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UCL Home  /  Geography  /  Blog  /  Blog Entries  /  Introducing Tom Bailey: Leverhulme Artist in Residence in the Migration Research Unit

Introducing Tom Bailey: Leverhulme Artist in Residence in the Migration Research Unit

Posted by Ajay Chauhan at Feb 07, 2017 11:14 AM |

by Tom Bailey

Hi,

My name is Tom Bailey and for the next year I’ll be Leverhulme-supported artist in residence with the Migration Research Unit at UCL’s Geography Department. I’m delighted to be working within the department and I’ve already began to find inspiration from the many meetings, workshops, seminars going on within UCL. I studied English here (2004-2007) so it’s great to be back and see how things have changed.

I’m a theatre director and performer by trade, and run my own independent theatre company, The Mechanical Animal Corporation (www.mechanimal.co.uk).  My reason for coming to the MRU is that last year I was involved with a charity called Good Chance Theatre. This was a theatre space set up within the Calais ‘Jungle’ migrant camp. Across 2015-2016 I visited several times to run workshops and make performance with the many refugees who used the space.

The-Calais-Jungle-show.jpg

Prior to going to Calais, I was preparing to develop a project exploring bird migration on a bird wetland near Glastonbury. The more I explored bird migration, the more I became fascinated how the migratory capacity of species differs greatly. Aware of the growing current global human migrant crisis, and looking to do something to help, I figured that an exploration of bird migration and human migration might be a compelling subject for a work of performance, and offer public audiences an interpretation of what is happening amid this mass movement of people.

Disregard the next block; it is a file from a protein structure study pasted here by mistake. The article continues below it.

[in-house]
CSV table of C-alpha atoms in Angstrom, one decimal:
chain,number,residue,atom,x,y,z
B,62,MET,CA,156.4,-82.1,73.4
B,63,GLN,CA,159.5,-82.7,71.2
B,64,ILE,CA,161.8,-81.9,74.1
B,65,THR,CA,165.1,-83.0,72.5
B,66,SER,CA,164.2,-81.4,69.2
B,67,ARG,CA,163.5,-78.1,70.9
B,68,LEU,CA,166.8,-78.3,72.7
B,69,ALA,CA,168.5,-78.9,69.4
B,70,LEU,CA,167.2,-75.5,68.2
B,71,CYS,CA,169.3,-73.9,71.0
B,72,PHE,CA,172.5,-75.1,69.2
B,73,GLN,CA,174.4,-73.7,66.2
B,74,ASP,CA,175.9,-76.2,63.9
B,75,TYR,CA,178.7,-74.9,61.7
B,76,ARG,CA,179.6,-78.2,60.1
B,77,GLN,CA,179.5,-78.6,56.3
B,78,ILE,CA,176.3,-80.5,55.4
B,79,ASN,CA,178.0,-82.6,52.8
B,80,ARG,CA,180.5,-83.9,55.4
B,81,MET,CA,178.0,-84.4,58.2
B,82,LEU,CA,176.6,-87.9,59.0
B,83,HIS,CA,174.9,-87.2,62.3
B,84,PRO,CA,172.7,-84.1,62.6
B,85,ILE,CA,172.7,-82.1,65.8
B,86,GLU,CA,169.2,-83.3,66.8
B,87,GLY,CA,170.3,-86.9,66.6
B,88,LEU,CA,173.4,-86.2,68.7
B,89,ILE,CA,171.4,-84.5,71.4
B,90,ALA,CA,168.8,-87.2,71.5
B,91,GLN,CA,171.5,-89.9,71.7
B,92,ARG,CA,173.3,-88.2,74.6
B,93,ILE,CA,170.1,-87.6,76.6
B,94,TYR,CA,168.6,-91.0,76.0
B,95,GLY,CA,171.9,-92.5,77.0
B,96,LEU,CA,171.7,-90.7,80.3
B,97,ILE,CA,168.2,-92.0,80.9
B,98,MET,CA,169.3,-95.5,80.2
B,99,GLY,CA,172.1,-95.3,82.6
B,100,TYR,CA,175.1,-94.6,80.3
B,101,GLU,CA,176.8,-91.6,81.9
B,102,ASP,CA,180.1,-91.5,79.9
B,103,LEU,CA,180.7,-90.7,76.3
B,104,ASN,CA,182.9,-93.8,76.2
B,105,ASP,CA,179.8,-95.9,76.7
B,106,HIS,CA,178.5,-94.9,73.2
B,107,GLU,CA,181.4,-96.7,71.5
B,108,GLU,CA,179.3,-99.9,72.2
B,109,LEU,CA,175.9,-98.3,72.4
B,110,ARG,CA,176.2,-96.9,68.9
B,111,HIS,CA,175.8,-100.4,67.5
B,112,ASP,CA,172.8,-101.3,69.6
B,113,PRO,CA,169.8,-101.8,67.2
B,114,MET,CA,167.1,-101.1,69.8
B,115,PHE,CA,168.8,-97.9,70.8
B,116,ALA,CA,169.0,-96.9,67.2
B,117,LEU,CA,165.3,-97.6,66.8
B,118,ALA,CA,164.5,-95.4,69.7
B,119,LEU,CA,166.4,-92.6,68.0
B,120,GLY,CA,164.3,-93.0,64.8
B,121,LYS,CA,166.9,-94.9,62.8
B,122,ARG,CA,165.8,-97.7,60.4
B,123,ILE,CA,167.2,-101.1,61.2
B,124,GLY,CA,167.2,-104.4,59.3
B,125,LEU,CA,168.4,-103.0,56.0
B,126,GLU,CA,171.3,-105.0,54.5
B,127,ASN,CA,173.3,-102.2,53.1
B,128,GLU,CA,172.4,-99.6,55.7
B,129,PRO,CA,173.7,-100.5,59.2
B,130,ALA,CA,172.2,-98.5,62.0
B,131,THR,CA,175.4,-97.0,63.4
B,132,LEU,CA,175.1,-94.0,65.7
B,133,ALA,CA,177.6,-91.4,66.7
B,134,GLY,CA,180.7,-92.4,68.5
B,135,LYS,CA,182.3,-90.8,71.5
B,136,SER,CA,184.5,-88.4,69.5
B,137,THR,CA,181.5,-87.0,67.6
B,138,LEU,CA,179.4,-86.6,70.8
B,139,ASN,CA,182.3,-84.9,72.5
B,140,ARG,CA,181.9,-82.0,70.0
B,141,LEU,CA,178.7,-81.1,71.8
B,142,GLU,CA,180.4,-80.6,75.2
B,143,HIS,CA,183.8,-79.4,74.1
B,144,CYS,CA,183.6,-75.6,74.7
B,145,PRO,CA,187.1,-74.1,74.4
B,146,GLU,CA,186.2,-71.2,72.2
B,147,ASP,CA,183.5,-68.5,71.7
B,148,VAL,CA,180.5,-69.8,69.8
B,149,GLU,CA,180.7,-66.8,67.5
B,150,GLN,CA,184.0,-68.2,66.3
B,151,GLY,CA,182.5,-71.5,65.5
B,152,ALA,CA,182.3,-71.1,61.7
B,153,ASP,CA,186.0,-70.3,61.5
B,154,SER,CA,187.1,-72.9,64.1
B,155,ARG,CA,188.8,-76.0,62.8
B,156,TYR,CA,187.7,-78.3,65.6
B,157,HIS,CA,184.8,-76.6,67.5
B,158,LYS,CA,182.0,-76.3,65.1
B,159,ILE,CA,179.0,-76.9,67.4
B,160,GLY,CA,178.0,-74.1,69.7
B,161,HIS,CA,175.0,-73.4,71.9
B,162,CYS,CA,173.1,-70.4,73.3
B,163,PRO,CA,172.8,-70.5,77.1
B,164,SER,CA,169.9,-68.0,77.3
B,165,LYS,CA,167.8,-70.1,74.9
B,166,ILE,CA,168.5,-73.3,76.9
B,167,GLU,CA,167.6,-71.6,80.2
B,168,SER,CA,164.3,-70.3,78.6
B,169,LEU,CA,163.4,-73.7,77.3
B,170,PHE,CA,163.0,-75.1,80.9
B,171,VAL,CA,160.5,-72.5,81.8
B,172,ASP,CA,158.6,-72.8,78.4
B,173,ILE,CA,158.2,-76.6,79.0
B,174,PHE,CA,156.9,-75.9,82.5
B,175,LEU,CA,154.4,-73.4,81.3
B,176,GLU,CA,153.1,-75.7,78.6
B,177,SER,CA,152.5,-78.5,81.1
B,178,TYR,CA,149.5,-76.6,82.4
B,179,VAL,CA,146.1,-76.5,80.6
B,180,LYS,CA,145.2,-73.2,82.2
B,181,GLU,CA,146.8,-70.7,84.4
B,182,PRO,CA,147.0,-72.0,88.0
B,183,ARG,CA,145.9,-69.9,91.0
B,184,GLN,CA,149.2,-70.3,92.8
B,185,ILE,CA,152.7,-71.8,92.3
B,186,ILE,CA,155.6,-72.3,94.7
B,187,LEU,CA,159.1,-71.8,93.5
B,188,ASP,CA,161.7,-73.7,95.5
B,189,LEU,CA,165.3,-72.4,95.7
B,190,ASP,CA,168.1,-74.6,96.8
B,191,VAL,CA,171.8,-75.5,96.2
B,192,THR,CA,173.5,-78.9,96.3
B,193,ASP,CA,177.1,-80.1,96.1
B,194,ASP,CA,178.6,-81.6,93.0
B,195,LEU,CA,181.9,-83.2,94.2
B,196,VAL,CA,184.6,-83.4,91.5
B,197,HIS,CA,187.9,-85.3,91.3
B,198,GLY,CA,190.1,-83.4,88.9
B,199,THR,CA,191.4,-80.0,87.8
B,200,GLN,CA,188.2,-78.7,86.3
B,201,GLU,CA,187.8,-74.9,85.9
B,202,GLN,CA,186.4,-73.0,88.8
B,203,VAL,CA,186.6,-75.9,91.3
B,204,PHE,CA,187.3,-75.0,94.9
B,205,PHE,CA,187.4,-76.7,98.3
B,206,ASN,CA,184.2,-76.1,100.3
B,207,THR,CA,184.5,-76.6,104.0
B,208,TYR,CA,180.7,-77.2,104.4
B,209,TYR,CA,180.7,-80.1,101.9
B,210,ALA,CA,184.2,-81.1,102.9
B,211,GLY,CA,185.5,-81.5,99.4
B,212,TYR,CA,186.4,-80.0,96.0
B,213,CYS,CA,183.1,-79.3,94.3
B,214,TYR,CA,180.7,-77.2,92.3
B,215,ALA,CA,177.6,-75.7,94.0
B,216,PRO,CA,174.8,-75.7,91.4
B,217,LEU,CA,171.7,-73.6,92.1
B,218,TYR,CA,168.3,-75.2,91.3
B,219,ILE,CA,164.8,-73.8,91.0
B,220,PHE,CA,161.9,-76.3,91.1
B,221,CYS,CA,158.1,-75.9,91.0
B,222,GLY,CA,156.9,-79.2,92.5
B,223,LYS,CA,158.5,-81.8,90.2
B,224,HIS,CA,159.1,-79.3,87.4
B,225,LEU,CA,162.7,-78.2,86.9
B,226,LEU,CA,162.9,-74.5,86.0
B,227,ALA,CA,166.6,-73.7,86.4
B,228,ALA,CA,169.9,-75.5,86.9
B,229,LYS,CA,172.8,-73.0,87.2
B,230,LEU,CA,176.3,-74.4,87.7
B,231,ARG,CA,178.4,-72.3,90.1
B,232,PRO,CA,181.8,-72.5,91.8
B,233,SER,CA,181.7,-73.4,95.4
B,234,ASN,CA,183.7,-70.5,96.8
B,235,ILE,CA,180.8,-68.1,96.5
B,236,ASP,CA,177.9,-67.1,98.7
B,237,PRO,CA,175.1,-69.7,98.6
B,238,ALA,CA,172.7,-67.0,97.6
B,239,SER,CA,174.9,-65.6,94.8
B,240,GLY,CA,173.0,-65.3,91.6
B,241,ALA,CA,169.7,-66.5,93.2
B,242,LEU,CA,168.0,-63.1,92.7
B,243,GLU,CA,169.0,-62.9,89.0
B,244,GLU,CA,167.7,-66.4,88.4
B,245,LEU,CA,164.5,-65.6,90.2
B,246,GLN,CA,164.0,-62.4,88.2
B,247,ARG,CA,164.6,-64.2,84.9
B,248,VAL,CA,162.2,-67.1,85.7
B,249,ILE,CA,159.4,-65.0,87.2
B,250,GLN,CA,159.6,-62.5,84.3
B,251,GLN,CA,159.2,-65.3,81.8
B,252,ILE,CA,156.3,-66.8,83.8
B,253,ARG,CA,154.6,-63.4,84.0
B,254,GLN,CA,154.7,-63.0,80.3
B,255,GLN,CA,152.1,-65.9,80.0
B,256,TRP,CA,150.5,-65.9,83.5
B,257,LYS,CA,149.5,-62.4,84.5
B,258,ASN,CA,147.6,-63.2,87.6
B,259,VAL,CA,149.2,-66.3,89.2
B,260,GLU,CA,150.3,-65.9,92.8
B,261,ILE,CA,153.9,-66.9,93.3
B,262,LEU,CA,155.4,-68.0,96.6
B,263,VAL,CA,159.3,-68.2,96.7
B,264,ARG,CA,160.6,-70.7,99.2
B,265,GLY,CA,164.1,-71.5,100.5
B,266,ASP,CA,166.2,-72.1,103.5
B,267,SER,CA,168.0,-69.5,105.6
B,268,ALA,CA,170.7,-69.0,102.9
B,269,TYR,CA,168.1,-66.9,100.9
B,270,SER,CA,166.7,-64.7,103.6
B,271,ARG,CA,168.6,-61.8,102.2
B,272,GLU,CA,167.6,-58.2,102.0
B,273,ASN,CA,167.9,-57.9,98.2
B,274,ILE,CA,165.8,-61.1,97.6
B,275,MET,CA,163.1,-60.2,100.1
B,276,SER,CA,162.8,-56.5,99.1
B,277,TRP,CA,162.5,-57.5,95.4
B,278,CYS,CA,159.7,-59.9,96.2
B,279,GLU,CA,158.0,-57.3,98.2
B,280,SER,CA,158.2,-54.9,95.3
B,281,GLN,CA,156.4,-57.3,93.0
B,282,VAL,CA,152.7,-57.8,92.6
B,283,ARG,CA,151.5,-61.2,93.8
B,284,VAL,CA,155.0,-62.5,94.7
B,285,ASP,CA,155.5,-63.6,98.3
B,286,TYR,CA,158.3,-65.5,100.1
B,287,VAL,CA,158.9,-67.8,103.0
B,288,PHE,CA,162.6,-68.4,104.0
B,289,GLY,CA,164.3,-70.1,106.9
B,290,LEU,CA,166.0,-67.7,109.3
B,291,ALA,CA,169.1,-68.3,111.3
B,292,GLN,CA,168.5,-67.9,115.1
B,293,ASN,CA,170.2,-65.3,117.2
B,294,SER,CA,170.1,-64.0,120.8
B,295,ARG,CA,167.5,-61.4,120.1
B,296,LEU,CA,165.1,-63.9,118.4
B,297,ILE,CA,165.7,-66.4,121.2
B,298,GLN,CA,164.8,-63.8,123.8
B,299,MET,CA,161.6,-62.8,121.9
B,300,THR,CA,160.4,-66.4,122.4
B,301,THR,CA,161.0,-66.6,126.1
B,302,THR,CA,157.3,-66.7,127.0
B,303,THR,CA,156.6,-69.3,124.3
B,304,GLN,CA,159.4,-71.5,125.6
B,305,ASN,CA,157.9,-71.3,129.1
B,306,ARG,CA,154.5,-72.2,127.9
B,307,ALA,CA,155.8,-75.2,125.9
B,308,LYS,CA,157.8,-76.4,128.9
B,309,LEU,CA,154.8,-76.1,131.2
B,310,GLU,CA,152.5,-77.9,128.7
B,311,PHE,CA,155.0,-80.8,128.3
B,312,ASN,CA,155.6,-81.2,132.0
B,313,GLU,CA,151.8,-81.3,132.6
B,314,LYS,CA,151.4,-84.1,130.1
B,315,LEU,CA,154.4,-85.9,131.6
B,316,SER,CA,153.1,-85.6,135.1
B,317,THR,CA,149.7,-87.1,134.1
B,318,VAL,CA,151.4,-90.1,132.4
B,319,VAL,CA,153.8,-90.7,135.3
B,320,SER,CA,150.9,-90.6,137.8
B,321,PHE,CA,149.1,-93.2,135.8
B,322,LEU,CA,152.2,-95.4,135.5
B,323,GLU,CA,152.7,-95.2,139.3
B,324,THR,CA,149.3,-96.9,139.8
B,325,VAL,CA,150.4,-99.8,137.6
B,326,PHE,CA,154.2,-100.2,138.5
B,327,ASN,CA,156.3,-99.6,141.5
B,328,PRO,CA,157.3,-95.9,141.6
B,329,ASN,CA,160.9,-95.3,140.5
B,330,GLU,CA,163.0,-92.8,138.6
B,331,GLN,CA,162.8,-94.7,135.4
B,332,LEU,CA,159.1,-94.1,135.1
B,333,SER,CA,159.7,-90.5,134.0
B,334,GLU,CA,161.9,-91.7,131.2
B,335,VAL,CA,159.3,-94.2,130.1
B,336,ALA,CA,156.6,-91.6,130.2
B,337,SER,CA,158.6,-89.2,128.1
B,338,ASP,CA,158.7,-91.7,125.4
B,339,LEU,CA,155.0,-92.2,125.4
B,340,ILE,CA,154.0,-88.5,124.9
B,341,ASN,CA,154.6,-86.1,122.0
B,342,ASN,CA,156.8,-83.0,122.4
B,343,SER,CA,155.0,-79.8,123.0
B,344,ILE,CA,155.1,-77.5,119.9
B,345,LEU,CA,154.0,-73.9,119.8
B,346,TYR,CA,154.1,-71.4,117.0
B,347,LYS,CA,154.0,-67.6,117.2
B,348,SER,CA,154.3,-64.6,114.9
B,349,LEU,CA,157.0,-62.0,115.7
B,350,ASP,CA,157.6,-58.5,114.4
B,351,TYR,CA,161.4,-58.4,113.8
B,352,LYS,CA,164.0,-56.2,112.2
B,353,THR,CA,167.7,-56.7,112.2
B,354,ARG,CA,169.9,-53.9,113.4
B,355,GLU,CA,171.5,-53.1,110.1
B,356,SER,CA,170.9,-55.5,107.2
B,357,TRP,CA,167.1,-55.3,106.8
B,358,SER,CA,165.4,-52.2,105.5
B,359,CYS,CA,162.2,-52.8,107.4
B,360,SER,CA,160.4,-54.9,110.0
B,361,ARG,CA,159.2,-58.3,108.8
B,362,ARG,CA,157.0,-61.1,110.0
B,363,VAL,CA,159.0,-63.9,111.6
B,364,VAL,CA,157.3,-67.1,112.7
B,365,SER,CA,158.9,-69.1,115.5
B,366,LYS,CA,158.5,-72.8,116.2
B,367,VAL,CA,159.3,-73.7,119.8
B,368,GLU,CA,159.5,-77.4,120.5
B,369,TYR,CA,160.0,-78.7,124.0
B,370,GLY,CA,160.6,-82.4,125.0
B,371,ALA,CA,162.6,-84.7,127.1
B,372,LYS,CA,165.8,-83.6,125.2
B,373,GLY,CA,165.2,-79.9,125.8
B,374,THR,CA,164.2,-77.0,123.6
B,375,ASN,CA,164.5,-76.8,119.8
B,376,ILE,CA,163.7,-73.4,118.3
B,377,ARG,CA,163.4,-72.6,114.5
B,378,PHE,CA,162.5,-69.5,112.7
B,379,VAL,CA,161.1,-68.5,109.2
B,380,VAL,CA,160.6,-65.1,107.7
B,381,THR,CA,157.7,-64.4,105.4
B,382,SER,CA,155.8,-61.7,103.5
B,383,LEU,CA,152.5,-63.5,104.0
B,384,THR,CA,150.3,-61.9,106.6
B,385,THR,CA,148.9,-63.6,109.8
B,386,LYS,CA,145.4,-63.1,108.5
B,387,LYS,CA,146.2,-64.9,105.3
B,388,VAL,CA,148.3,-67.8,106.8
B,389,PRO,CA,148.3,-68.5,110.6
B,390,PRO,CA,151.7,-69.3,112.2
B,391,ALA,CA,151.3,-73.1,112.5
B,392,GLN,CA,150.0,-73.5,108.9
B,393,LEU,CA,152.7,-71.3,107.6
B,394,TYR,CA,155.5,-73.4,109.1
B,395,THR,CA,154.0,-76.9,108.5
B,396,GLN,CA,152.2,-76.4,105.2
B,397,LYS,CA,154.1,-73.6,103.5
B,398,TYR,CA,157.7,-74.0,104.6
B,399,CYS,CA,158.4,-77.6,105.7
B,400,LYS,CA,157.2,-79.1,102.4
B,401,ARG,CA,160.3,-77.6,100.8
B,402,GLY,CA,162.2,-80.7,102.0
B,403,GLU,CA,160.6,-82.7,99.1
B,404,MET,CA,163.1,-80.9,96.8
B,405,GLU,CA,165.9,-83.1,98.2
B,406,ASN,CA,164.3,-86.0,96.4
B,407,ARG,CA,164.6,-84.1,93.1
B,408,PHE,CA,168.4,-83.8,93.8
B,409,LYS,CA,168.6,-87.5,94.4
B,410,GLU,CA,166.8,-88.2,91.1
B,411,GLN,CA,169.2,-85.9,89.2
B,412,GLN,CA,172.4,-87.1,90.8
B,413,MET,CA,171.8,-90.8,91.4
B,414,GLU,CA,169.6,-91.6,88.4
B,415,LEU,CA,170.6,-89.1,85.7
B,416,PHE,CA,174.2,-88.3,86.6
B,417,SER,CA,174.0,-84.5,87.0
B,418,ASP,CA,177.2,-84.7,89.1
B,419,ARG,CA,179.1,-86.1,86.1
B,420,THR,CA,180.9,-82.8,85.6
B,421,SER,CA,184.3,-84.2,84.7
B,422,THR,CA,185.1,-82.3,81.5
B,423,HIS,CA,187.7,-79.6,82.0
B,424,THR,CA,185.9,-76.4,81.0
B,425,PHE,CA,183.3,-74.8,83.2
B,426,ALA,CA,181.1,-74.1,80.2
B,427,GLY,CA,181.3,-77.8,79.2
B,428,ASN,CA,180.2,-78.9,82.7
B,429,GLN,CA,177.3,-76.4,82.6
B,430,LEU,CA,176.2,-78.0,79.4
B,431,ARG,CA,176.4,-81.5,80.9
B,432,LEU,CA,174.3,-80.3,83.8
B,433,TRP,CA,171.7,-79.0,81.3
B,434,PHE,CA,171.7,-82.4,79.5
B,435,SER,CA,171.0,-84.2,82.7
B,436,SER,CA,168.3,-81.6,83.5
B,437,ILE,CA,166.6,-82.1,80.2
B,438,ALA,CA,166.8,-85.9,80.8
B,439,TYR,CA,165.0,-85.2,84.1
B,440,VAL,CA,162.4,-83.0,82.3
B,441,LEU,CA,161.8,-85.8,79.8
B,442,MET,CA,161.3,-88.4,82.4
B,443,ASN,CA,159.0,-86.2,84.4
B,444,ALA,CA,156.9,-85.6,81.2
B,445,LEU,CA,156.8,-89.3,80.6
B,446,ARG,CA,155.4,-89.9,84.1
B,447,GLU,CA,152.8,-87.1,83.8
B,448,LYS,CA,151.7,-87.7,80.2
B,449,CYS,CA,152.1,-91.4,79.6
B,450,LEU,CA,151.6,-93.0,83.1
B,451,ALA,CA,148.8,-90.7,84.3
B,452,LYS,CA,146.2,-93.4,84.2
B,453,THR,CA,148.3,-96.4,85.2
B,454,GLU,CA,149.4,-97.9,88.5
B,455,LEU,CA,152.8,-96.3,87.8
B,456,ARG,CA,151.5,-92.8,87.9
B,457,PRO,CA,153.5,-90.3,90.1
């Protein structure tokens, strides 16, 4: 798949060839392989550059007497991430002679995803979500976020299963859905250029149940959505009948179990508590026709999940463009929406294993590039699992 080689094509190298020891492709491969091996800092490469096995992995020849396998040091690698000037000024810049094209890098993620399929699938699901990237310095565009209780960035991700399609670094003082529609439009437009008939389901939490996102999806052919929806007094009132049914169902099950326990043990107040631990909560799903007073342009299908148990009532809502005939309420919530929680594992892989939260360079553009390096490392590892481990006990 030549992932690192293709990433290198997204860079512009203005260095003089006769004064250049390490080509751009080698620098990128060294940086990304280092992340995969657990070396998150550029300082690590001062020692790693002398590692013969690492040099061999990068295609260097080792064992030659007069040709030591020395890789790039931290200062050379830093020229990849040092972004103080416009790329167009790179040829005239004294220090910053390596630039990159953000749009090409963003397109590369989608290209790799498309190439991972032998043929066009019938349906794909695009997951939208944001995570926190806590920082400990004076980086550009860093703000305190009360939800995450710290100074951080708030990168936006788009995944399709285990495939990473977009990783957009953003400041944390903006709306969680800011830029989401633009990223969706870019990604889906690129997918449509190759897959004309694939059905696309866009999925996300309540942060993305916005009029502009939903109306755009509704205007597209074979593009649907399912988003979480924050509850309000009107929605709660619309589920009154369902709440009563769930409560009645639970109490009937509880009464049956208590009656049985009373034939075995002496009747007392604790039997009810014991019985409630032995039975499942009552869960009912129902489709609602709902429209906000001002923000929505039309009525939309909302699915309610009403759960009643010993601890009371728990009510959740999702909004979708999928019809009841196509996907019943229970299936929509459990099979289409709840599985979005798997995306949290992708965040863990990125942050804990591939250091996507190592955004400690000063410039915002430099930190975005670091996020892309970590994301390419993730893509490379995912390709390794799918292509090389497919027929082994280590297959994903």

During my residency I’m looking to increase my understanding in many areas, but specifically the cultural and ideological frameworks that construct/ exclude the identity of a ‘refugee’ or ‘migrant’. Considering that for several years explorations of climate change and evolutionary biology have underpinned my work, I’m also looking to explore biological/ cognitive aspects of how humans migrate, or make journeys – I’ve already had a very fruitful discussion with UCL neuroscientist Dr. Hugo Spiers in this regard.

I love connecting ideas and working in an interdisciplinary way, so I will hopefully be connecting with a lot of different researchers across the university. Besides personal research, my plan for this year is to run a series of workshops exploring performance and migration (for staff and students), to present an audio project exploring bird and human song at UCL’s Grant Museum of Natural History, and to develop a work-in-progress theatre performance (to be completed beyond the scope of this residency). All information about these events will be disseminated via the Geography Department, so please do keep an eye out!